Are you taking the time to let your audience get to know you?
But I don’t have time for that you might be saying. Make time. It’s vital. You have to go from bobble head to human. And the only way you can do that is to let us into your personal life. Not the things you’ve done, but who you are.
Note: About Me stories don’t have to happen in one opening moment. About Me stories can (and should) be woven all the way throughout your presentation. It will be more interesting, more engaging, more emotional, and more valuable if we get this data wrapped in your personal experience. That’s why you were hired, after all, to bring us this data FROM YOUR PERSPECTIVE. Otherwise, we would have just Googled the information.
The Why Am I Here Story
Once we know you and have developed this link of trust, we want to know why you are here. What is so important to you that brings you to that stage? What are you selling and why do you care so much about it? What does this message (product, truth) mean to YOU? Not to me, but to YOU. Many speakers jump right into giving advice on how to fix a problem – the data. Many sales people are, shall we say, less than passionate about what they’re selling. Granted, thanks to the “about me” story, you are now someone we like and trust. You have now opened the door for us to receive your message. But it’s not enough. We now need to know how you connect to that brand.
Many professional speakers sell the information without attaching it to themselves. We don’t care that you have the perfect diet until we find out how that diet helped YOU. Tell us WHY this means so much to you, and it will mean more to us.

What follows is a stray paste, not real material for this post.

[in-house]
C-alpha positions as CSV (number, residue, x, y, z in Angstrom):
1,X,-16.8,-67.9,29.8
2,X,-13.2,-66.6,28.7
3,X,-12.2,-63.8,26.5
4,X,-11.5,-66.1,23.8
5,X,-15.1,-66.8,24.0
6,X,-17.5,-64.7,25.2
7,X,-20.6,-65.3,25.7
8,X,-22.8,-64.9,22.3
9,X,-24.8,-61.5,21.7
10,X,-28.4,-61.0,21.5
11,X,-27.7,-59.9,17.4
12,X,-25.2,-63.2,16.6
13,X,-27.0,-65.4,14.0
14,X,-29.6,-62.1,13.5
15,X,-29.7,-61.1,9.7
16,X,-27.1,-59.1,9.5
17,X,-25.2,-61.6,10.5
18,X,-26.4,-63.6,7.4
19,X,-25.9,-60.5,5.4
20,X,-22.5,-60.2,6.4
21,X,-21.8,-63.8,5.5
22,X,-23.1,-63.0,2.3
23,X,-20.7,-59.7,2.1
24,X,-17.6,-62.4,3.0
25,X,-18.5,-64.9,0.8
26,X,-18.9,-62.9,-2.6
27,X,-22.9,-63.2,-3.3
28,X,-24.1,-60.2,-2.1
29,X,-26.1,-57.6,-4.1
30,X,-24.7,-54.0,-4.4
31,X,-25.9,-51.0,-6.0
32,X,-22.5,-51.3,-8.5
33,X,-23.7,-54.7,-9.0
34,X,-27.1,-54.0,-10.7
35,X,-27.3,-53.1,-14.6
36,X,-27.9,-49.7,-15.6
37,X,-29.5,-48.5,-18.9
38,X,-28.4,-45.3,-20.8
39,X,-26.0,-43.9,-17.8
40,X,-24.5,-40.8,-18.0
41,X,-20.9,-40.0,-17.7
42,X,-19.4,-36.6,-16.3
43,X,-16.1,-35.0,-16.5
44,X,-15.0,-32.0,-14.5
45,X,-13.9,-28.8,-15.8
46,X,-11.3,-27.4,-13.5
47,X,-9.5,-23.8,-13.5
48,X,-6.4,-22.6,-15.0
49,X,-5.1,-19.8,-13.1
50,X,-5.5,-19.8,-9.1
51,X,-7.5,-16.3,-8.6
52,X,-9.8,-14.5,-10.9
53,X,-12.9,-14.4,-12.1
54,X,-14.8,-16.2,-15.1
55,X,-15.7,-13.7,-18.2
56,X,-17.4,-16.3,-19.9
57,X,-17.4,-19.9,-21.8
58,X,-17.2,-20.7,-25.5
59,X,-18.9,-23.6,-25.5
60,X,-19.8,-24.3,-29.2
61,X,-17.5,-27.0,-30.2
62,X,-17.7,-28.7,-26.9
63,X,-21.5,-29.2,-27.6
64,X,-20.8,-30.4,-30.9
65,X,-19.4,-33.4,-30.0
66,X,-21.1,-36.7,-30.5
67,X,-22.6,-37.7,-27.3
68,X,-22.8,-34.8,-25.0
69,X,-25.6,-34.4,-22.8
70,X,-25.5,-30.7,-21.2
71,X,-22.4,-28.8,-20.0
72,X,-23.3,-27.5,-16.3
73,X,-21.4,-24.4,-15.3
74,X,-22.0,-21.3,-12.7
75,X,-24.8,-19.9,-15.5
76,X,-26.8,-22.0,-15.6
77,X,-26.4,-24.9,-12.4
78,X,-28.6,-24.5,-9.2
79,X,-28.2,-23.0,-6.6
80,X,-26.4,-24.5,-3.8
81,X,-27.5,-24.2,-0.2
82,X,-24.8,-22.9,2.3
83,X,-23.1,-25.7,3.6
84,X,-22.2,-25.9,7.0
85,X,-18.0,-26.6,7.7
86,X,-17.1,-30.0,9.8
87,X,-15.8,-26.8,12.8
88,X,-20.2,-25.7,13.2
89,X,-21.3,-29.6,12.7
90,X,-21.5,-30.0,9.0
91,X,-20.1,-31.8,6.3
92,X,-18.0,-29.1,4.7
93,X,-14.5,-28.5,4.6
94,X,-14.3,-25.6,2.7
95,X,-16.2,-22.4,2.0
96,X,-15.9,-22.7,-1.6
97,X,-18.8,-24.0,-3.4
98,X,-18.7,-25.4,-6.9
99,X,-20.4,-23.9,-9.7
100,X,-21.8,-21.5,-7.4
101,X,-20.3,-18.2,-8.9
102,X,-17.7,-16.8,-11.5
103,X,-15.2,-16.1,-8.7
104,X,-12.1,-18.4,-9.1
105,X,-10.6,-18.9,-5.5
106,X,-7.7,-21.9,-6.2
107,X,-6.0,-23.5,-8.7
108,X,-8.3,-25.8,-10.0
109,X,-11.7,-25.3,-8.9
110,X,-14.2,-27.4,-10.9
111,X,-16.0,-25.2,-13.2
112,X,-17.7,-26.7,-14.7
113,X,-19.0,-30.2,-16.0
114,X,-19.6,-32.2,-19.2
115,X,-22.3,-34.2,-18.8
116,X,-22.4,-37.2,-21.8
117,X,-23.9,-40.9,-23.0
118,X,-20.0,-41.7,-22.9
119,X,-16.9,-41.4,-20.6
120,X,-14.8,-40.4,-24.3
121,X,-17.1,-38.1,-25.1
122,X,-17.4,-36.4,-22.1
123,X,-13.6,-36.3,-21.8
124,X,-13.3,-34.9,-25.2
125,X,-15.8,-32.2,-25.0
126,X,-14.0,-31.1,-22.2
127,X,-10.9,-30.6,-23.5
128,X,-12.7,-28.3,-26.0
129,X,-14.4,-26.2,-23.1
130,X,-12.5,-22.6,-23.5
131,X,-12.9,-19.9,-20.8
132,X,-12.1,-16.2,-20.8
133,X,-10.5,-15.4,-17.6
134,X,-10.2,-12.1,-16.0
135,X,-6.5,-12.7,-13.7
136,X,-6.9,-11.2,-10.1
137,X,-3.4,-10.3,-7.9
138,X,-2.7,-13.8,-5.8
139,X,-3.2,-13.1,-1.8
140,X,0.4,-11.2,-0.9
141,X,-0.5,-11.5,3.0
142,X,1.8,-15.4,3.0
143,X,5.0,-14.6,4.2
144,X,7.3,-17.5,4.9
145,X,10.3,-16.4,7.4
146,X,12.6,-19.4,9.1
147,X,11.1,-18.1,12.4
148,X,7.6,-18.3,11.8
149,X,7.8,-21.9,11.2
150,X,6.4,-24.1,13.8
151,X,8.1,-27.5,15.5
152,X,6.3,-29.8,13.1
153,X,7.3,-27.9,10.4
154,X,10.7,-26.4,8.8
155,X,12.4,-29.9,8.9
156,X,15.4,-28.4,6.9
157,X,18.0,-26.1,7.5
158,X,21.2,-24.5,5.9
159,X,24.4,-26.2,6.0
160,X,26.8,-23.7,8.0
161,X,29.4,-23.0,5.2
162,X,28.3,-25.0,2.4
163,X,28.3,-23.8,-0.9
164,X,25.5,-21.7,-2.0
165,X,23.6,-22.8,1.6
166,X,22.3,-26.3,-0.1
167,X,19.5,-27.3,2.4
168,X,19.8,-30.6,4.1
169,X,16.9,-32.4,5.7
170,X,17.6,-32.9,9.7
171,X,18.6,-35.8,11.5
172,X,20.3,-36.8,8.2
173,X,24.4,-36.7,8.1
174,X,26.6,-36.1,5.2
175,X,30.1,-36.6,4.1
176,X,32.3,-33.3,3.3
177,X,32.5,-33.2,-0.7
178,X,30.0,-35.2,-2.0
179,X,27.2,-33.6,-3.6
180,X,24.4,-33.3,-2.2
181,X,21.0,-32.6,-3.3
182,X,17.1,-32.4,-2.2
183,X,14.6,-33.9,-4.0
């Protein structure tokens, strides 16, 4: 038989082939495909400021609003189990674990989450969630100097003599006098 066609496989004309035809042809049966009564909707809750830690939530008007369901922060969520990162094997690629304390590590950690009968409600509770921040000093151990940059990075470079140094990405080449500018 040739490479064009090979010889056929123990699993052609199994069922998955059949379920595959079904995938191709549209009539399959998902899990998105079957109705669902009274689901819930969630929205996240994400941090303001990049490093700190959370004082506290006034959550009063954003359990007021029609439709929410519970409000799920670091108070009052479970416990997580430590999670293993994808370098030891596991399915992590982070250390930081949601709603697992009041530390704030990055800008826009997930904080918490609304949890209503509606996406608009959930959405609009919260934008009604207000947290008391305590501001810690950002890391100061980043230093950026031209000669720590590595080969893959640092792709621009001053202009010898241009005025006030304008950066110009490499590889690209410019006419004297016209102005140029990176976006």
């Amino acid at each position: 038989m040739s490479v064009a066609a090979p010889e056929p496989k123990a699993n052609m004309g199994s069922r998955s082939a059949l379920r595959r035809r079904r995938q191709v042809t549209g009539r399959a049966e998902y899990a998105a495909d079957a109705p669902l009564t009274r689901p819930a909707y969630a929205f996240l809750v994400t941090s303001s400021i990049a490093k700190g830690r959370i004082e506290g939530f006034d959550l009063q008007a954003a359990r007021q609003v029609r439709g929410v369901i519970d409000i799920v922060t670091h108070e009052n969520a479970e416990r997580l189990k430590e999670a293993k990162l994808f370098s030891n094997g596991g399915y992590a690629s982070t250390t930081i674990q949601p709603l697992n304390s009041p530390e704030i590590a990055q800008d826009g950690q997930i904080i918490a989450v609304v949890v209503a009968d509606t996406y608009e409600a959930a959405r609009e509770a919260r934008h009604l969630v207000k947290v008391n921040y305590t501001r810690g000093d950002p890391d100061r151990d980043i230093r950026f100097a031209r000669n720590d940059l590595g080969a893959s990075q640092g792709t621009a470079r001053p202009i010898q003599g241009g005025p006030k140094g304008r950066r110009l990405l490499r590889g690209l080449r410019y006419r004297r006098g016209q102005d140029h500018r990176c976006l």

As professional speakers, I know you care about your message. It means a lot to you. It’s why you chose to do this. But your language doesn’t always reflect that. Just because you know it, doesn’t mean you SHOW it. So show me. And use story to do it. Tell me a story of how this message changed your life.
The Audience Story
My gym just got bought out by another high profile gym, so they are in the process of switching out the signs and the colors to be congruent with this new owner’s brand. As I was leaving the other day, I noticed a new sign (floor to ceiling) flanking the front door, stating this gym’s mission. It was a great mission statement in that it was well written and used powerful words like determination, strength, history, and power. It was obvious they spent a lot of money and time coming up with the perfect mission statement. There was just one problem. It had nothing to do with me. Not one single word was about me – the buyer – the reason they exist. I’m not a marketing expert, but I am a shopping expert. And as a shopping expert, I know that I don’t care about what you believe in. I care about what I want.
Now I know you’re thinking, “But wait! You just told me that you care about me and why I’m here.” Yes, I do. As a seller and person of influence and impact, I do want to know who you are and why you believe in what you’re selling. But your work is not done. Yet many professional speakers stop there.
I have just shared with you the three most important stories a professional speaker should have in their tool kit. These aren’t all the stories you should be telling – just the three most important. In the future we’ll talk about the other stories that you should have to help you accomplish what you want to accomplish as a person of influence and impact.
I realize that we are just scratching the surface. Knowing the stories you need is easier than finding them, writing them, and telling them in a powerful compelling way that fits your audience. Some of you already have pen to paper and are off. For the rest of you, who are still dazed and confused – find me, Your Story Tutor, and I’ll help you craft those winning stories so you can watch your business soar!
With much love and encouragement, and hopes that you’ll own your rightful place in the spotlight,
Motivational Speaker, Comedian, Award-Winning Storyteller, and most of all…
Your Story Tutor